So far, a fairly low level of the drug being taken to diminish the leg twitching is being taken, yet he is better. They have left directions for it to be gradually and carefully increased, and we will remain in touch via e-mail. In just a few days he has markedly decreased the amount and frequency of narcotic he had been using for leg pain. He has not yet used the skeletal muscle relaxant which was prescribed as needed, because he feels that he is doing well and doesn't need it presently. He has not yet seen the physician who will use biofeedback, hypnosis and meditation.
I must say, that a challenge which has kept other physicians thinking and reading was short work for a multi-disciplinary pain management team. A neurologist will see him tomorrow to see that we are covering all the bases. I am incredibly impressed and grateful for the expertise of this team of physicians. This is the way the team approach is supposed to work !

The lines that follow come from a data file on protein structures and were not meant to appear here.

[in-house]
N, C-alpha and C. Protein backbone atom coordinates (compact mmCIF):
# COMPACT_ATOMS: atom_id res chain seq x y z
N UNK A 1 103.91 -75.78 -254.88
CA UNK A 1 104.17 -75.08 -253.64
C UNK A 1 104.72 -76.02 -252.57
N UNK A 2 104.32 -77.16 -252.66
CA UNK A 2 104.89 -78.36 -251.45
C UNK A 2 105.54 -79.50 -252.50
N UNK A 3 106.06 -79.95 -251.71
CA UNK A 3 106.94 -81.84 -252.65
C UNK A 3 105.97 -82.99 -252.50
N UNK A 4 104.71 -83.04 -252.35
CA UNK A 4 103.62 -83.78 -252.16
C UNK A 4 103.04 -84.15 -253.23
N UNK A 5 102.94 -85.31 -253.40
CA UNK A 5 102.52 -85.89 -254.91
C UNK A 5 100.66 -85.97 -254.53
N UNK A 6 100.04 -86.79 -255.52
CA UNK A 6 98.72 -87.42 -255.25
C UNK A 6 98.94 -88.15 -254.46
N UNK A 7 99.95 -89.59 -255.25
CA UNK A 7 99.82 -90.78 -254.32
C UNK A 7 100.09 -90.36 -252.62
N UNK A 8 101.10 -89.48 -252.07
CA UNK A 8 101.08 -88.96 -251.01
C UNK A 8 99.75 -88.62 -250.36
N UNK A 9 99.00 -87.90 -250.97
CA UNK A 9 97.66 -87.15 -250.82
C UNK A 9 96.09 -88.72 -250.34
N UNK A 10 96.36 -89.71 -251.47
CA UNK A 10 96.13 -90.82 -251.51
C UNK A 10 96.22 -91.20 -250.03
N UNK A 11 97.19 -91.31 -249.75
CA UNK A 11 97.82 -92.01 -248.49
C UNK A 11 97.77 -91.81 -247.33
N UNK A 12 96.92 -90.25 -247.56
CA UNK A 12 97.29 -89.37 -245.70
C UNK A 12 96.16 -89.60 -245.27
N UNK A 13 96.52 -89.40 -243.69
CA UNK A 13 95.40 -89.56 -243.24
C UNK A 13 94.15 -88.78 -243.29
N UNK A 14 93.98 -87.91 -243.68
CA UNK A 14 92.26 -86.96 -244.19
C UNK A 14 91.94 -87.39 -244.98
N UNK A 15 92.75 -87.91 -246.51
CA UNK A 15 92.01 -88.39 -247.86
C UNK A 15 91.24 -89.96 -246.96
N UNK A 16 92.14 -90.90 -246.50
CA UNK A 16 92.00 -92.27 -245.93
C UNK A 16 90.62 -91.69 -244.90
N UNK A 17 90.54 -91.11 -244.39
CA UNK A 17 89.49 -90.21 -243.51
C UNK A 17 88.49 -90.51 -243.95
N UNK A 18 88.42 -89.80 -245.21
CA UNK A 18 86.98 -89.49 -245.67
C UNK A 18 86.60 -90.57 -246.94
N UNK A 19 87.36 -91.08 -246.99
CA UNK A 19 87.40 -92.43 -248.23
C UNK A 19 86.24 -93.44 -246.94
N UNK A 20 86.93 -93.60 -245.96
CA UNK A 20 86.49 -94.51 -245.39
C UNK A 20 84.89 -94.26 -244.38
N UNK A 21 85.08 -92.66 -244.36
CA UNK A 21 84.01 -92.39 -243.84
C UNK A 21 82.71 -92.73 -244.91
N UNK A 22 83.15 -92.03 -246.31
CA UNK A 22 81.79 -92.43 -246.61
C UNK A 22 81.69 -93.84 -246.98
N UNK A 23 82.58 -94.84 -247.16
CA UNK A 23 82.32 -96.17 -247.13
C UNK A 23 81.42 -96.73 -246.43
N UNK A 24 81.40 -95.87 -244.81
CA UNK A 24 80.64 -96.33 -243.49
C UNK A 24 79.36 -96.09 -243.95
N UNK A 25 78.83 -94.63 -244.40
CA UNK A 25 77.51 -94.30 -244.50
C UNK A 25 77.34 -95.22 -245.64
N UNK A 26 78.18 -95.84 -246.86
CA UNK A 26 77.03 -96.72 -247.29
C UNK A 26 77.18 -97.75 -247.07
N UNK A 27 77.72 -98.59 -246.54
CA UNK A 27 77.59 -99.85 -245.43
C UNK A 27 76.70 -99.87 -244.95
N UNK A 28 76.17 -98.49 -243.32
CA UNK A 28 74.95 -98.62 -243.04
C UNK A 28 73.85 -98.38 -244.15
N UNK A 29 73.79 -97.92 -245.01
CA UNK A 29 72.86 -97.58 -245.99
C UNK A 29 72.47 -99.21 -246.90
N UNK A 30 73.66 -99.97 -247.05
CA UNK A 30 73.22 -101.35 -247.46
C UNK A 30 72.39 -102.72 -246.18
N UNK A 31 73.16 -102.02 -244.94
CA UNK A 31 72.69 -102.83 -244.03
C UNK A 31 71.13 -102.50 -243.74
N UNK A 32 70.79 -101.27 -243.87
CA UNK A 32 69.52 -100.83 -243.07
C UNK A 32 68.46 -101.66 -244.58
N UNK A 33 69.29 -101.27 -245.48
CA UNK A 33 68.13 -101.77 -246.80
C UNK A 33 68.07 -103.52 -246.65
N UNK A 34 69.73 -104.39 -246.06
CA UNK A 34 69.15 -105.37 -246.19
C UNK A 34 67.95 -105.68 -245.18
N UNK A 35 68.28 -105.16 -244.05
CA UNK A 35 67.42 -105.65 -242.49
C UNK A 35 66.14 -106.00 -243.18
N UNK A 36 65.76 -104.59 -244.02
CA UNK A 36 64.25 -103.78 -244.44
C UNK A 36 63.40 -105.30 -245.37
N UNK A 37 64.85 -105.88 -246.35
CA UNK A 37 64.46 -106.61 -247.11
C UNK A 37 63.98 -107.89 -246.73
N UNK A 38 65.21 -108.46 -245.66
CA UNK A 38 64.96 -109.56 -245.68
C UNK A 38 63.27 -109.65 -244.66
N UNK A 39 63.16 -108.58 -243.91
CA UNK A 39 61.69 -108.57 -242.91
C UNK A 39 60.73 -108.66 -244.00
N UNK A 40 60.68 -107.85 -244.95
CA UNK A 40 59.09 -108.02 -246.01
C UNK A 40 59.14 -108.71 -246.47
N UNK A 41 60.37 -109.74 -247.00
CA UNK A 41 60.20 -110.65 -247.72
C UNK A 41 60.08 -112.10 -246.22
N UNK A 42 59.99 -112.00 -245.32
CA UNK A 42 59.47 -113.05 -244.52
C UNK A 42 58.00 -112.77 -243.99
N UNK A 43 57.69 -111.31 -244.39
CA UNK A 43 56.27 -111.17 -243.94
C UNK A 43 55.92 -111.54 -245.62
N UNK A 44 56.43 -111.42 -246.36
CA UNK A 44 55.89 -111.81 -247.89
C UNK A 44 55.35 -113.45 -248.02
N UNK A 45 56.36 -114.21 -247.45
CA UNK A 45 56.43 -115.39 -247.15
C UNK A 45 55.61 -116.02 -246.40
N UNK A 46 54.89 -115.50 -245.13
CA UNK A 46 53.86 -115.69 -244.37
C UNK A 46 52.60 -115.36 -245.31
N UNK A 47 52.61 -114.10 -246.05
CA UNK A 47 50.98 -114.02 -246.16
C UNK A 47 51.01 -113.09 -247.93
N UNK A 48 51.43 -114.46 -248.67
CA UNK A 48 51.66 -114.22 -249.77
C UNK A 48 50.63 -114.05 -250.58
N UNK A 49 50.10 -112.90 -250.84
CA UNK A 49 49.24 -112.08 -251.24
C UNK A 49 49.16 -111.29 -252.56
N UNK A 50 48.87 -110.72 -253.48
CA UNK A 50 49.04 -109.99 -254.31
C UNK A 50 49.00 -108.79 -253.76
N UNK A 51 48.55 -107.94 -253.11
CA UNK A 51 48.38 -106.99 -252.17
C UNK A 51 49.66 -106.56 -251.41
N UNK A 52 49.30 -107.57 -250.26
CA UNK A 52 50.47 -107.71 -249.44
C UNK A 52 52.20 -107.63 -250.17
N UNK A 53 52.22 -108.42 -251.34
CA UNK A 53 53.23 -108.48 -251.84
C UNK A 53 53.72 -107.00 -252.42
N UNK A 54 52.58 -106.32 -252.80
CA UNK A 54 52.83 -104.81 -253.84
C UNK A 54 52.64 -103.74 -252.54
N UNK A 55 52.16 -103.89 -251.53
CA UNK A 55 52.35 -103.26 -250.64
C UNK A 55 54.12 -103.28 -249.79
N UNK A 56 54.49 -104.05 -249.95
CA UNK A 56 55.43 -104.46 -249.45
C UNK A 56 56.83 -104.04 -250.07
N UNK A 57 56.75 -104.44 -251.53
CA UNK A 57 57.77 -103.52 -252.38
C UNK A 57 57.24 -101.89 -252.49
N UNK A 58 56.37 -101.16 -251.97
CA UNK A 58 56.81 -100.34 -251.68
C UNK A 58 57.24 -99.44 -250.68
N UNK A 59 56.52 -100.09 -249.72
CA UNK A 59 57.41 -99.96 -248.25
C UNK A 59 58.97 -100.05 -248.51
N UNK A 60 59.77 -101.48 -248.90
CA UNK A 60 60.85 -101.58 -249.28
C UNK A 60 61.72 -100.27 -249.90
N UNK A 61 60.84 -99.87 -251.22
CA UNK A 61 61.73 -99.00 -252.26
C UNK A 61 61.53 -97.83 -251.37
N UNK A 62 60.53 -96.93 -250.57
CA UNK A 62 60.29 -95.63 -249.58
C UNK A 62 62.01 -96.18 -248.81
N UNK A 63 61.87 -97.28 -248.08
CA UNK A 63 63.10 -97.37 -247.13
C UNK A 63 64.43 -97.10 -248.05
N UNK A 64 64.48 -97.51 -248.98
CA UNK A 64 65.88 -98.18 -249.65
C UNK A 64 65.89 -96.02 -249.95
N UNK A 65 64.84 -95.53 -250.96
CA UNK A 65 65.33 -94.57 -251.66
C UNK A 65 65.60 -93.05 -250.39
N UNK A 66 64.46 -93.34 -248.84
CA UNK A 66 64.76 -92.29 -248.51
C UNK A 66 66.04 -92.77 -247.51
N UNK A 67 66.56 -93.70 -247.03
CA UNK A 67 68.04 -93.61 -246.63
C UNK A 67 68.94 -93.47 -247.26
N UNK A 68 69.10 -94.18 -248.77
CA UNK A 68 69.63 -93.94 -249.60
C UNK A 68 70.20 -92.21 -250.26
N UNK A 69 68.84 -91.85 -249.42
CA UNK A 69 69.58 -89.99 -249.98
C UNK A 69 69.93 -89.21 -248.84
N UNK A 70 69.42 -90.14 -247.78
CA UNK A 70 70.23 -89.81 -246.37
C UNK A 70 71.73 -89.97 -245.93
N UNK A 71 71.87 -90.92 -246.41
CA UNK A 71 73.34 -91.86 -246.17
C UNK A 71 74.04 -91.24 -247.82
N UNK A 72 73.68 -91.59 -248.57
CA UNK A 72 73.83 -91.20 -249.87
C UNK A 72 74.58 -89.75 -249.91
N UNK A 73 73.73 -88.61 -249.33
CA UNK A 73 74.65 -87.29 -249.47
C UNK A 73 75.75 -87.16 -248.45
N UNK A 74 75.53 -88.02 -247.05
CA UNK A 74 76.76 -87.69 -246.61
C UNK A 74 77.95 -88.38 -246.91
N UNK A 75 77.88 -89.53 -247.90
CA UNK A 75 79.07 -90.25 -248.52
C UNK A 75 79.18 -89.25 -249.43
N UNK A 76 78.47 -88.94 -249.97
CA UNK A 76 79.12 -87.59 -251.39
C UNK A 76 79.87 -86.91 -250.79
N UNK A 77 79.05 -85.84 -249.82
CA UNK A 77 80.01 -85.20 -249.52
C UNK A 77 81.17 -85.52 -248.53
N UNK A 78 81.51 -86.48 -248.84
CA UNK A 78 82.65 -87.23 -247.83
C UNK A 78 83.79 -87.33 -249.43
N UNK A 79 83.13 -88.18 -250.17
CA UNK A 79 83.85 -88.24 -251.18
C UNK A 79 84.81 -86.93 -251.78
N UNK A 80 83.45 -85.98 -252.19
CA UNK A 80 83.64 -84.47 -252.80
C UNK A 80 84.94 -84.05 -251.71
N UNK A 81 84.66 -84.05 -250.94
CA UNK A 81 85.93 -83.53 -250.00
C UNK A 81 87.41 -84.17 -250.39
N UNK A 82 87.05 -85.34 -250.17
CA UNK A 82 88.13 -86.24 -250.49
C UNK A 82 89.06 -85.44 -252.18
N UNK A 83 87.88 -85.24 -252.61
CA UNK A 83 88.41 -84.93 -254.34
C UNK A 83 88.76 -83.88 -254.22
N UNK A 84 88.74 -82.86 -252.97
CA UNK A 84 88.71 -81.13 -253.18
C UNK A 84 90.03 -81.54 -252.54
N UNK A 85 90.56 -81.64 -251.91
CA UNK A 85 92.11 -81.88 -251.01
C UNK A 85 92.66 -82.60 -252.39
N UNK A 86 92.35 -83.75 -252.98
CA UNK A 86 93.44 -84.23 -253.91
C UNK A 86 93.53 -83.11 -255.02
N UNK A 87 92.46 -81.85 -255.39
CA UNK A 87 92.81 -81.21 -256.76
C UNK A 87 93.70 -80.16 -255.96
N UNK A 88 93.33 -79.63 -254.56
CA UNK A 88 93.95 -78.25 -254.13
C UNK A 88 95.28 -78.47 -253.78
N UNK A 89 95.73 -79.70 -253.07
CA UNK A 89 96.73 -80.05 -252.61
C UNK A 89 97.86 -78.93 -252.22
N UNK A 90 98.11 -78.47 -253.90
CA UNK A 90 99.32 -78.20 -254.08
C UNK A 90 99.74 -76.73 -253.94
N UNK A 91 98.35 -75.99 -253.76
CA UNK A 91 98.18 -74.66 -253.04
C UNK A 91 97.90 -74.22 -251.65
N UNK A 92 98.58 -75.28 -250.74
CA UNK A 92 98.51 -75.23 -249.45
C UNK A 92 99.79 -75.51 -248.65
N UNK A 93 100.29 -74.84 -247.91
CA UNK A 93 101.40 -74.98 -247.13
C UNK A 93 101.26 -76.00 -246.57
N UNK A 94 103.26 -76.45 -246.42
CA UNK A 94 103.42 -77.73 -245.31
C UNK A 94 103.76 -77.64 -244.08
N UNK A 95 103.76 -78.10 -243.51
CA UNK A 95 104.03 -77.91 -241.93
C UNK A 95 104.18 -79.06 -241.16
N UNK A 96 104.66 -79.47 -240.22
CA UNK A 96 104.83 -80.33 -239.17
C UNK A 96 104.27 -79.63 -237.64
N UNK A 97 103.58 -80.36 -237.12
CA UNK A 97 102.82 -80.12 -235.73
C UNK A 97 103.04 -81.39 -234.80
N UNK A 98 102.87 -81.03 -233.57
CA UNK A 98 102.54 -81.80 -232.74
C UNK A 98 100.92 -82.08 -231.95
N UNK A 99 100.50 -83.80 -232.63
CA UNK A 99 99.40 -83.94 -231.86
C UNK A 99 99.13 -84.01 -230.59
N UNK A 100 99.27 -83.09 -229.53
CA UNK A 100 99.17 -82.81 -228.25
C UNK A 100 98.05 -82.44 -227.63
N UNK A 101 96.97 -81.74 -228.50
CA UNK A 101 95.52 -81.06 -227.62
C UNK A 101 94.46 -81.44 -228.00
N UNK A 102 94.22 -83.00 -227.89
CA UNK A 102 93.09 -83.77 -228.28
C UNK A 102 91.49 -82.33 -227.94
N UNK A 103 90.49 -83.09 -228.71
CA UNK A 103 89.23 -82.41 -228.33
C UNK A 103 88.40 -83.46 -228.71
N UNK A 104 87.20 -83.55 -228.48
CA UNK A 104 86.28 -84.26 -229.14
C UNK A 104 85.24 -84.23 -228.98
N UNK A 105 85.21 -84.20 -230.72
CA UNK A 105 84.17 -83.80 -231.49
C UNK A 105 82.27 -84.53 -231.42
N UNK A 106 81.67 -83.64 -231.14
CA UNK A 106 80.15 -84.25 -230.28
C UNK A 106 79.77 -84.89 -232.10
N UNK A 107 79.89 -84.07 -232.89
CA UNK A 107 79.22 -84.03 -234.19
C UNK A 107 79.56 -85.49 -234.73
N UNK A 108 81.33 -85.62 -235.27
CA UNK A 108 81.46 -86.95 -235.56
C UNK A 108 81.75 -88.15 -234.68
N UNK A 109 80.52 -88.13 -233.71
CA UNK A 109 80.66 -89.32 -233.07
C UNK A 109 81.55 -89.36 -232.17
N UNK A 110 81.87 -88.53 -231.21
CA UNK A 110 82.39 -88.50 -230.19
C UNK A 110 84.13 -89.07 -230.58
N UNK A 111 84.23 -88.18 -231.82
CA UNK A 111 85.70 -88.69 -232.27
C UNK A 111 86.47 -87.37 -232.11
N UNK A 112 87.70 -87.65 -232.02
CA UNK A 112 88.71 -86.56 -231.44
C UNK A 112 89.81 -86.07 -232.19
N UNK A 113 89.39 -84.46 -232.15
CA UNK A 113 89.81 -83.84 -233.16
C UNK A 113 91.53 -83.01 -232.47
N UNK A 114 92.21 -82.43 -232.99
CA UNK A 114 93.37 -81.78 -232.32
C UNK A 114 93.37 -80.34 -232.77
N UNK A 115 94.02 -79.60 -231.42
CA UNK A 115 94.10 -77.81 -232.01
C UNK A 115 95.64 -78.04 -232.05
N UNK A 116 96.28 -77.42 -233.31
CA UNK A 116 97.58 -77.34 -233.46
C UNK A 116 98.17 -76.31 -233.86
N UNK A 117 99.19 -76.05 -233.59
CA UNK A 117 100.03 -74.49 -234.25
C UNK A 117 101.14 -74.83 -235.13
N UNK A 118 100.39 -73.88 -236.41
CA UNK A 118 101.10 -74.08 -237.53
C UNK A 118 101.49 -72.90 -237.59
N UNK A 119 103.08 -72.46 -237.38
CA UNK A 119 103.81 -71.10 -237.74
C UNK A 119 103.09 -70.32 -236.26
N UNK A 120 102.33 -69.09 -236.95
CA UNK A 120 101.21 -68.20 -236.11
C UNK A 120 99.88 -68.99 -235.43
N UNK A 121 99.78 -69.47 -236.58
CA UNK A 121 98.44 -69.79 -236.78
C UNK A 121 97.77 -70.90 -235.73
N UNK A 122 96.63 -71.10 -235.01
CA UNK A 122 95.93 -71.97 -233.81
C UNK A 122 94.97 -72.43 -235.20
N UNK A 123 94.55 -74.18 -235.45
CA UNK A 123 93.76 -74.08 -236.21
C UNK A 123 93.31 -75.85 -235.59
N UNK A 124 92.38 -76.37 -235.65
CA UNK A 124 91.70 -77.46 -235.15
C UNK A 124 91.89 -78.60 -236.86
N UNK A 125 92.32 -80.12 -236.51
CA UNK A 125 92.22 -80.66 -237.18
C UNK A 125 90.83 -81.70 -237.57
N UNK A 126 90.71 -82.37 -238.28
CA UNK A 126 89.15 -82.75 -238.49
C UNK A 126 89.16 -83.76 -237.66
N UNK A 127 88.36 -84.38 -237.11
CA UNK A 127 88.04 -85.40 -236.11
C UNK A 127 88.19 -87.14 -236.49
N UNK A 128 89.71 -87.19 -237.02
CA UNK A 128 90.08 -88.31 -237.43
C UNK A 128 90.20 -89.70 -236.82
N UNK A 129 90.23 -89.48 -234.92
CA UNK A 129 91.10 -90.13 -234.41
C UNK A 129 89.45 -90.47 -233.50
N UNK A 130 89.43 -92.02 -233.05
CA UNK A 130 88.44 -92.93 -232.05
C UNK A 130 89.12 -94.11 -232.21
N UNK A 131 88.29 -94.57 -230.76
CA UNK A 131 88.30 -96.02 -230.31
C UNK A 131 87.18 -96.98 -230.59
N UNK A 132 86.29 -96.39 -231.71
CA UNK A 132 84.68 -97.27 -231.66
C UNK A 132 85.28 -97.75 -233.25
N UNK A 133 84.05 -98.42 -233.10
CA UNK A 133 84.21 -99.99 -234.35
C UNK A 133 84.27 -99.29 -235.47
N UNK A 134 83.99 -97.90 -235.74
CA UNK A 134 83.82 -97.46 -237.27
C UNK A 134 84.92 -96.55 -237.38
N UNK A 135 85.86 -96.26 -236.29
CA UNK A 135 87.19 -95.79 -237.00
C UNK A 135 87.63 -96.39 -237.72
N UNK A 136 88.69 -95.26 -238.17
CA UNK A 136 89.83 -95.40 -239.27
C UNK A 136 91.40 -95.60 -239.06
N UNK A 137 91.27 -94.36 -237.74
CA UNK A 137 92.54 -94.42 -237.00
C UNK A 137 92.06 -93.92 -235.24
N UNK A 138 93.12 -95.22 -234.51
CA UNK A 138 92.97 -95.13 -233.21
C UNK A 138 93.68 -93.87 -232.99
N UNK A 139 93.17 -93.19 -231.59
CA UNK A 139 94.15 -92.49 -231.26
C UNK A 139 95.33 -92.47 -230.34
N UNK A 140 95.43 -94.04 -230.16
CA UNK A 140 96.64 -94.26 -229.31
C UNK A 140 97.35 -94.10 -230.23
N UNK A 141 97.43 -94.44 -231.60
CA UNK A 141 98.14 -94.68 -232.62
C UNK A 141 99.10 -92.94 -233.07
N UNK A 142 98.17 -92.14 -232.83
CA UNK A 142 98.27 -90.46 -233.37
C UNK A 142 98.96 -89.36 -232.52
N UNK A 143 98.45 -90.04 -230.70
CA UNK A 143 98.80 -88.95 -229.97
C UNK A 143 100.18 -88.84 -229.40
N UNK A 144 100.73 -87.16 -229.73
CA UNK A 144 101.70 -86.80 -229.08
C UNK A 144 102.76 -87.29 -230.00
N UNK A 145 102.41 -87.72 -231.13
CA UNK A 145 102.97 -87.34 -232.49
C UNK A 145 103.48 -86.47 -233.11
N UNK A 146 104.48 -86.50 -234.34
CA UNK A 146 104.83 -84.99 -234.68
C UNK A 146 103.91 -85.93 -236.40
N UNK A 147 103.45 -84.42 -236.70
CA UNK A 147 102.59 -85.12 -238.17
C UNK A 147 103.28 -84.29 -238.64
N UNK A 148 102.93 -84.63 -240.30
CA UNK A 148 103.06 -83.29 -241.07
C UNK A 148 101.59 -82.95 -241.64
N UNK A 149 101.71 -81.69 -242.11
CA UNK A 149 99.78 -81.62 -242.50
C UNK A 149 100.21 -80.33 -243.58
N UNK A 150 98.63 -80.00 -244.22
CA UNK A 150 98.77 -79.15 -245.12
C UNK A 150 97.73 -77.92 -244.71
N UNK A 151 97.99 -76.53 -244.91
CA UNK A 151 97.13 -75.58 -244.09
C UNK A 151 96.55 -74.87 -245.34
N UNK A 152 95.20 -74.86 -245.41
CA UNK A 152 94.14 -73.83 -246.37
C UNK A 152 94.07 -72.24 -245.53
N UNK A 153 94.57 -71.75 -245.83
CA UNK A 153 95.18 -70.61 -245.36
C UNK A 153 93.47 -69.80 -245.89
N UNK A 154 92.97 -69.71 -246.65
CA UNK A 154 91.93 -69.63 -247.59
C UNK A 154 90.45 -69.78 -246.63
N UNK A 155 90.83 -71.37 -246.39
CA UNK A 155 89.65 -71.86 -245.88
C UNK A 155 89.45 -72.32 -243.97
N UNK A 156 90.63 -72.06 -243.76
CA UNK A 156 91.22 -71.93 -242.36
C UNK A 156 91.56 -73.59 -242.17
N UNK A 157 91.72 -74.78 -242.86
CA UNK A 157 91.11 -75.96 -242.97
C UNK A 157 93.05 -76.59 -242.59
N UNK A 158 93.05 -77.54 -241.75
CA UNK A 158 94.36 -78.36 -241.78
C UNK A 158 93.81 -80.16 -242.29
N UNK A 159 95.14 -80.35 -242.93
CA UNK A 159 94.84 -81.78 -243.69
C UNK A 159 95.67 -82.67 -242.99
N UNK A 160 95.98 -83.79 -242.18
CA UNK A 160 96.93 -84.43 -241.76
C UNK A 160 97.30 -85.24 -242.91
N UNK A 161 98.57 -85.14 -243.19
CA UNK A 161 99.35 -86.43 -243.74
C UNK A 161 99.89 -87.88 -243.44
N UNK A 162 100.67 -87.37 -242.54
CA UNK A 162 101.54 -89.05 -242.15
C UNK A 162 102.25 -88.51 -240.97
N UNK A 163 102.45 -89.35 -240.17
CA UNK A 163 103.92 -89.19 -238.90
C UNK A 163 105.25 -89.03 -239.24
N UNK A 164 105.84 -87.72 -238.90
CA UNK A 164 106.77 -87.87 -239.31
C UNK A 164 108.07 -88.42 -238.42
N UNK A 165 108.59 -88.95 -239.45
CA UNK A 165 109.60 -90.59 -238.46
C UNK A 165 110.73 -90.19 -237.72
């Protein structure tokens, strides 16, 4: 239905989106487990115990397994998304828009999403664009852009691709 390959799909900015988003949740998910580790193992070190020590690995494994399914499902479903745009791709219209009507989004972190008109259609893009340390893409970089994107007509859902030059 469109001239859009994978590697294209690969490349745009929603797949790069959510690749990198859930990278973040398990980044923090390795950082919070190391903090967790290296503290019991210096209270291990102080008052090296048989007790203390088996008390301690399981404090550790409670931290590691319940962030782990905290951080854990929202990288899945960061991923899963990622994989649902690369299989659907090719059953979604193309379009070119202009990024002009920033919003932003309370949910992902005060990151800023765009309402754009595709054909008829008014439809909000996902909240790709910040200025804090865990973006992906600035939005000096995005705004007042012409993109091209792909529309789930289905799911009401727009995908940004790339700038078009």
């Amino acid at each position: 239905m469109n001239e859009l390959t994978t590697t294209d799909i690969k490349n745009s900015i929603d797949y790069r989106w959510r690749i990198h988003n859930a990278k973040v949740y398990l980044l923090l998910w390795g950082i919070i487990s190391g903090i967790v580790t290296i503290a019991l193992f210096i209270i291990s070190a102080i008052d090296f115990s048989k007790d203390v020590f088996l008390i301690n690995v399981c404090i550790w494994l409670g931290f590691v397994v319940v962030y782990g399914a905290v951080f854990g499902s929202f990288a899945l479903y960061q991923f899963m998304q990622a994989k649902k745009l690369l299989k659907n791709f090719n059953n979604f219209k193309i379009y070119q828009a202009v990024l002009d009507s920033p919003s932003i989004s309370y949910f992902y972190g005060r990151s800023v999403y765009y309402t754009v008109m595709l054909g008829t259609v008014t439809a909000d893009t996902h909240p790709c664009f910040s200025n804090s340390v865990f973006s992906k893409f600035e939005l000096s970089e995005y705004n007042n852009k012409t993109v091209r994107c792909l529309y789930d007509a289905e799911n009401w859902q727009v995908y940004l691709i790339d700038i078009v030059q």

|Artists conception of pain : nuhopecare.com|
If you or a loved one have a pain management issue, please don't hesitate to explore the possibilities of seeing a hospital based Pain Management Group run by an anesthesiologist. An incredible number of different modalities are available depending upon the type and source of pain the patient is experiencing. Imagine the number of suicides that will likely be prevented by the simple management of severe or chronic pain of many different types. Imagine the improved quality of life for these patients.